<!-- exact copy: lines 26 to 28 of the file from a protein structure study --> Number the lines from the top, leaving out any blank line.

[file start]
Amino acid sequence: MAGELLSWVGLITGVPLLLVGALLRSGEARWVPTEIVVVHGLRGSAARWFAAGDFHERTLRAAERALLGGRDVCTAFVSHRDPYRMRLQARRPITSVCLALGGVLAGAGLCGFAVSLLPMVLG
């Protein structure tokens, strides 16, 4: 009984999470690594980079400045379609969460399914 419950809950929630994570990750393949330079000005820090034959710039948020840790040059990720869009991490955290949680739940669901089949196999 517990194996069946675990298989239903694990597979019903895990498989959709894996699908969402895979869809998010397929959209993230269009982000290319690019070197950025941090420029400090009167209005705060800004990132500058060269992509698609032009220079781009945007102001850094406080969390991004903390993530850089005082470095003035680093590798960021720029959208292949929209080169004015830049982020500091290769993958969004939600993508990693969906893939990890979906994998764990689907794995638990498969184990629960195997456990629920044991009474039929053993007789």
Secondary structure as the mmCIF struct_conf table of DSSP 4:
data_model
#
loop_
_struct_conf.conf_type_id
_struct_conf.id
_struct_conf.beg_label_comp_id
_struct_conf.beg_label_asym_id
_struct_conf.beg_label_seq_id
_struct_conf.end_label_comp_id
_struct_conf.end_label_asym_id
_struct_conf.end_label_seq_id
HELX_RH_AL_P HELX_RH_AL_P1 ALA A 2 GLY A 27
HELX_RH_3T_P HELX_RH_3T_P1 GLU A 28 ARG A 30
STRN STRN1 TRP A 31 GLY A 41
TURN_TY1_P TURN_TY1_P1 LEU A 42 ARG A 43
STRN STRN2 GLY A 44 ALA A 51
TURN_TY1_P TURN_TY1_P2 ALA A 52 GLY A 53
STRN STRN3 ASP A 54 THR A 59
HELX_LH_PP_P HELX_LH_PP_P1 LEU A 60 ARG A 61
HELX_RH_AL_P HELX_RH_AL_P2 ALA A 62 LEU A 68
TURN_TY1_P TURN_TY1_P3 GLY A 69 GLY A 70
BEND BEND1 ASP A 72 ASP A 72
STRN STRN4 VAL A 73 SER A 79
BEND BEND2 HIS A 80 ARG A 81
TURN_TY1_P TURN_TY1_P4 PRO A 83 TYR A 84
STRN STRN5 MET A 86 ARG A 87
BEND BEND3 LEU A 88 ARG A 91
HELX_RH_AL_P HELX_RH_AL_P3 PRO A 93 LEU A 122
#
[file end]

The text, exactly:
STRN STRN4 VAL A 73 SER A 79
BEND BEND2 HIS A 80 ARG A 81
TURN_TY1_P TURN_TY1_P4 PRO A 83 TYR A 84